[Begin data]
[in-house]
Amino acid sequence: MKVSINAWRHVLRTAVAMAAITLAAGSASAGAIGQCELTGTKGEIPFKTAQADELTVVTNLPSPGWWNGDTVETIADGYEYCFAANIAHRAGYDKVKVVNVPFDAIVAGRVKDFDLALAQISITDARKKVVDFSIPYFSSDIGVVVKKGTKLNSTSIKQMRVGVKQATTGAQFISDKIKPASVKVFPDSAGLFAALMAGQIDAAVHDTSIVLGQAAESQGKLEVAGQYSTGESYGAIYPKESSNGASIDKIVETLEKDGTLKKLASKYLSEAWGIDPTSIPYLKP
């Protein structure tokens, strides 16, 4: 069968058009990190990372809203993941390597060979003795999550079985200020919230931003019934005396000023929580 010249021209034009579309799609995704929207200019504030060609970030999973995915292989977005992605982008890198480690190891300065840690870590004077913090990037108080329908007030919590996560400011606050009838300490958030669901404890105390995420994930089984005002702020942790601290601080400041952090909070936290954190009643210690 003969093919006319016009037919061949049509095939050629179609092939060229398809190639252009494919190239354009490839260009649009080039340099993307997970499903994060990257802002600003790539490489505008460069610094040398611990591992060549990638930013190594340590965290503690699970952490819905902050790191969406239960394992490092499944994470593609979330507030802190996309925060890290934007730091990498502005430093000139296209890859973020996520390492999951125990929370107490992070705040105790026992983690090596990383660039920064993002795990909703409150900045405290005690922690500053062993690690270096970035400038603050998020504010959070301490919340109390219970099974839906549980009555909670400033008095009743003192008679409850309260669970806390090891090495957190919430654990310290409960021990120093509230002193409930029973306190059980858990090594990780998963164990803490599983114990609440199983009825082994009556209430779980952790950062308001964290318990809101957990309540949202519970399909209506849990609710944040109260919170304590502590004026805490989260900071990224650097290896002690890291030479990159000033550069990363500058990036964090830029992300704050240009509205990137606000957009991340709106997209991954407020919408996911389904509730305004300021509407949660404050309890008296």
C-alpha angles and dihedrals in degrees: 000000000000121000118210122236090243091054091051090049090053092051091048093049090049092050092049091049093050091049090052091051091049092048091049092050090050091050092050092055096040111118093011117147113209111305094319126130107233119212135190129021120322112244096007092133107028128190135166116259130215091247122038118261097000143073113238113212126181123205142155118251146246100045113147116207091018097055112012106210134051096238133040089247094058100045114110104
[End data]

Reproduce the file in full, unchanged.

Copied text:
[in-house]
Amino acid sequence: MKVSINAWRHVLRTAVAMAAITLAAGSASAGAIGQCELTGTKGEIPFKTAQADELTVVTNLPSPGWWNGDTVETIADGYEYCFAANIAHRAGYDKVKVVNVPFDAIVAGRVKDFDLALAQISITDARKKVVDFSIPYFSSDIGVVVKKGTKLNSTSIKQMRVGVKQATTGAQFISDKIKPASVKVFPDSAGLFAALMAGQIDAAVHDTSIVLGQAAESQGKLEVAGQYSTGESYGAIYPKESSNGASIDKIVETLEKDGTLKKLASKYLSEAWGIDPTSIPYLKP
């Protein structure tokens, strides 16, 4: 069968058009990190990372809203993941390597060979003795999550079985200020919230931003019934005396000023929580 010249021209034009579309799609995704929207200019504030060609970030999973995915292989977005992605982008890198480690190891300065840690870590004077913090990037108080329908007030919590996560400011606050009838300490958030669901404890105390995420994930089984005002702020942790601290601080400041952090909070936290954190009643210690 003969093919006319016009037919061949049509095939050629179609092939060229398809190639252009494919190239354009490839260009649009080039340099993307997970499903994060990257802002600003790539490489505008460069610094040398611990591992060549990638930013190594340590965290503690699970952490819905902050790191969406239960394992490092499944994470593609979330507030802190996309925060890290934007730091990498502005430093000139296209890859973020996520390492999951125990929370107490992070705040105790026992983690090596990383660039920064993002795990909703409150900045405290005690922690500053062993690690270096970035400038603050998020504010959070301490919340109390219970099974839906549980009555909670400033008095009743003192008679409850309260669970806390090891090495957190919430654990310290409960021990120093509230002193409930029973306190059980858990090594990780998963164990803490599983114990609440199983009825082994009556209430779980952790950062308001964290318990809101957990309540949202519970399909209506849990609710944040109260919170304590502590004026805490989260900071990224650097290896002690890291030479990159000033550069990363500058990036964090830029992300704050240009509205990137606000957009991340709106997209991954407020919408996911389904509730305004300021509407949660404050309890008296």
C-alpha angles and dihedrals in degrees: 000000000000121000118210122236090243091054091051090049090053092051091048093049090049092050092049091049093050091049090052091051091049092048091049092050090050091050092050092055096040111118093011117147113209111305094319126130107233119212135190129021120322112244096007092133107028128190135166116259130215091247122038118261097000143073113238113212126181123205142155118251146246100045113147116207091018097055112012106210134051096238133040089247094058100045114110104